The PSA Micro Dagger Mags – The G43X and G48 Solution By:

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I got a Glock 43X a few years ago, and I have become a bigger and bigger fan of the gun every month that passes. It brings you a slim, easy-to-carry pistol with Glock reliability and capability. I often joke that the mix of a long grip and a short barrel makes it the Central A/C of handguns. It’s comfortable to carry and comfortable to shoot. I like the little gun so much that I even used it as a base for a PDW Project. The downside is the 10-round capacity, but that might be cured by the PSA Micro Dagger mags. 

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I wasn’t the only one who had this problem, and the market took note. Shield Arms produced some metal magazines that were capable of holding 15 rounds. I’ve used them and think they work great, but they do require you to swap your magazine release, or the magazines will eat it up. It’s a pain, and the Shield mags can be tough to find in stock. I had heard of the Micro Dagger but honestly didn’t know that it utilized Glock 43X and G48 pattern magazines, and I didn’t know they held 15 rounds either. 

The next fact that took me by surprise was that they were a polymer and metal hybrid design. This polymer, metal design allows for 15 rounds of capacity but doesn’t require you to swap your magazine release. It won’t eat at your magazine release and won’t cause your gun to fall apart. 

Once that all became evident, I had five of them showing up at my house before I could say nay. At 30 bucks a pop, they aren’t the cheapest option, but they also aren’t that expensive. If they worked, I’ve solved my biggest issue with the Glock 43X. If not, I still have the OEM option. 

Lo and behold I arrived home from work to find a bundle of joy in the form of some ammo and my mags! In all my excitement I couldn’t wait to hit the range and find out if these things work. As I unwrapped them I didn’t find myself all that impressed. The magazines looked rough. There was some clear flashing left over on the mags. Full on strings of the stuff on the front of the magazine, and around the magazine latch.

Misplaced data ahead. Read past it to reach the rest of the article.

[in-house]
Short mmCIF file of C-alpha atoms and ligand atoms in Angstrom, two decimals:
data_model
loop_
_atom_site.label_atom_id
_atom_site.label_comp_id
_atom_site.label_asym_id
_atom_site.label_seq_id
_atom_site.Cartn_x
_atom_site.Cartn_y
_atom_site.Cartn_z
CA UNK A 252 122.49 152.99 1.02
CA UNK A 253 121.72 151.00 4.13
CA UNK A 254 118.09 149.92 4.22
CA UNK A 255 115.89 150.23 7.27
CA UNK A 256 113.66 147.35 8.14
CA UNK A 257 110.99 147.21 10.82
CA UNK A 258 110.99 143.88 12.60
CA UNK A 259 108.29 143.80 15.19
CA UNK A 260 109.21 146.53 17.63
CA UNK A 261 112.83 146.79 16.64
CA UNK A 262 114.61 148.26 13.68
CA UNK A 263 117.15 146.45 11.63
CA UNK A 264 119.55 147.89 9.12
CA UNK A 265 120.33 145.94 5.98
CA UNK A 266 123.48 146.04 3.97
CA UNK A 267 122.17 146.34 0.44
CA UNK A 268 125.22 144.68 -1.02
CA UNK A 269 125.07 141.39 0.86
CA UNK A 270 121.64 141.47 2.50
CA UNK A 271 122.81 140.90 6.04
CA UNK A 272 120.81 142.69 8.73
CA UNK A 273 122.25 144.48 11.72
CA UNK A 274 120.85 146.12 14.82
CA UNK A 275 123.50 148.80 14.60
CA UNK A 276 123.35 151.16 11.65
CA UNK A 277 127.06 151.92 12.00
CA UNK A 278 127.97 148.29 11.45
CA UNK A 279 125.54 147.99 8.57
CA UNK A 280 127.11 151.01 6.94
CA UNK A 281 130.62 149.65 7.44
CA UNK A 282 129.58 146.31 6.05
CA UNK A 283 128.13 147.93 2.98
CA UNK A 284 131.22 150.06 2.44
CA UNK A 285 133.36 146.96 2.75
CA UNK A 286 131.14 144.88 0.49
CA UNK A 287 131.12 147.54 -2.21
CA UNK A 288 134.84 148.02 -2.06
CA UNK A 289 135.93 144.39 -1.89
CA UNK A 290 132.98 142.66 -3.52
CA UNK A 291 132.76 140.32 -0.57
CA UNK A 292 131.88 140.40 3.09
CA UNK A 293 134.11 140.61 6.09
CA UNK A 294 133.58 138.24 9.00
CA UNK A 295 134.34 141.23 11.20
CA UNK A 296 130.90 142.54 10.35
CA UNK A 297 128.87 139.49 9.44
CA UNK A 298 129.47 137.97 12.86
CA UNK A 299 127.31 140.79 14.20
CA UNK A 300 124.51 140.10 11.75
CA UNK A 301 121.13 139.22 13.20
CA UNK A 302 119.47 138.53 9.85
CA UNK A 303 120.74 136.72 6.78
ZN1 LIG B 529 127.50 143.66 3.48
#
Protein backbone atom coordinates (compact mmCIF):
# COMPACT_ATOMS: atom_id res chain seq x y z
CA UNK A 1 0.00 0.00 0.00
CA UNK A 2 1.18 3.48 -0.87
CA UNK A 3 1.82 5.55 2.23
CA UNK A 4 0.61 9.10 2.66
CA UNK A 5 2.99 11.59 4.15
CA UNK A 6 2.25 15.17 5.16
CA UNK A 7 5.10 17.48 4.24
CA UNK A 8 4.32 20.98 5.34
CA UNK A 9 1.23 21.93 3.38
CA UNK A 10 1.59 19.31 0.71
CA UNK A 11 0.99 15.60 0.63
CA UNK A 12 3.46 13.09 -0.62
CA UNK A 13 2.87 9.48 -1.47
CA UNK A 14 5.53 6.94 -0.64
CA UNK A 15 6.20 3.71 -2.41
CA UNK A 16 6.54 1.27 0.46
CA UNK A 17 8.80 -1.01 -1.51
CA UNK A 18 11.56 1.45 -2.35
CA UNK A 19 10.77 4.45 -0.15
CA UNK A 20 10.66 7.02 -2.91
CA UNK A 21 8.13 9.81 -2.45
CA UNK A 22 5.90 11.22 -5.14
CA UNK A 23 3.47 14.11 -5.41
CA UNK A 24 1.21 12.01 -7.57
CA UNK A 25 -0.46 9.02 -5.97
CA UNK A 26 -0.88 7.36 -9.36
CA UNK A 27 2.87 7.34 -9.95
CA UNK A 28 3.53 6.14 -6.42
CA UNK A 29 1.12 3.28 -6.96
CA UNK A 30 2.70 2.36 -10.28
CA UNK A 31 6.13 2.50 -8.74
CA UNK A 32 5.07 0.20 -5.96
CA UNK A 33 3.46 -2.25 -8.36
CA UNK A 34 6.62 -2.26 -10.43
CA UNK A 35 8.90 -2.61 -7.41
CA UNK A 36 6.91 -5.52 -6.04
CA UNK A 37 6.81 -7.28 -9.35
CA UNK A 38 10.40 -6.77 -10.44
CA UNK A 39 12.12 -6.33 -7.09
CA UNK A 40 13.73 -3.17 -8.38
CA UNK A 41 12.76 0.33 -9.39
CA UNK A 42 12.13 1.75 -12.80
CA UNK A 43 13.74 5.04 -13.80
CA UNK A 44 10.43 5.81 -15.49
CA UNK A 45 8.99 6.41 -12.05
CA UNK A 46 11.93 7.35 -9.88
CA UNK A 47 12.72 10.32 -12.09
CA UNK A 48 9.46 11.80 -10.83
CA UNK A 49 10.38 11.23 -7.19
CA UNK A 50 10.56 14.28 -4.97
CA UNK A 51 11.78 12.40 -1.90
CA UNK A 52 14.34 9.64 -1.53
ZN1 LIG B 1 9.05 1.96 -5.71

I broke them open, and there were rough burrs of plastic inside the magazines. I used a file and precision knife to clean them up. I blew them out with some canned air and reassembled the magazines. Admittedly, I didn’t have a lot of hope, but I loaded each magazine and hit the range. These magazines just so happened to coincide with my PDW testing, which involved the Glock 43X. This gave me a two-for-one in testing and made my ammo go a little further. 

The Micro Dagger mags are tough to load. Getting rounds one through thirteen into the gun wasn’t bad, but rounds 14 and 15 were a thumb wrestling match. You really gotta shove and fight, but my arthritis wasn’t too bad, so I managed. With the magazines fully loaded, they could be inserted fairly easily into a Glock 43X with the slide forward. They don’t slide in as smoothly as the OEM models, but a slight thump sends them home and locks them in. 

The next thing I could do was start throwing lead and throw it I did. I exercised my reloads and let those mags hit the dirt when empty. I wasn’t gentle, and I didn’t clean them. Five Micro Dagger mags of 15 rounds went flawlessly, and so did the next 60 rounds. It was in the third 60 rounds I ran into one magazine that failed to lock the slide open when the last round was fired. I know for an absolute fact that my thumb wasn’t riding the slide lock. 

I marked that magazine to keep an eye on it. In the next 60 rounds, I ran into that issue again, but it was a different magazine. This time, my thumb could have been riding the slide lock, but I don’t think so. I marked that mag as well. Afterward, I loaded all five magazines, one round each, and fired them. I repeated the test over and over. It wasn’t a consistent problem, but it did occur with my two marked magazines every so often. The other three were problem-free. 

The Micro Dagger mags seem to be an interesting conundrum. They are rough, and I think cleaning them up helped a fair bit. They had no problems feeding, but the occasional failure to lock the slide back is interesting. I’m going to file a bit around the front of the feed lips to see if there is a burr I can remove that might be preventing the follower from reaching the top spot. 

For me, they work and I won’t feel shy about carrying them. I do suggest you do your own testing with the Micro Dagger mags and make sure yours work well. I’m not confident enough to blindly trust them, but they can be a seemingly awesome option as long as you do your homework.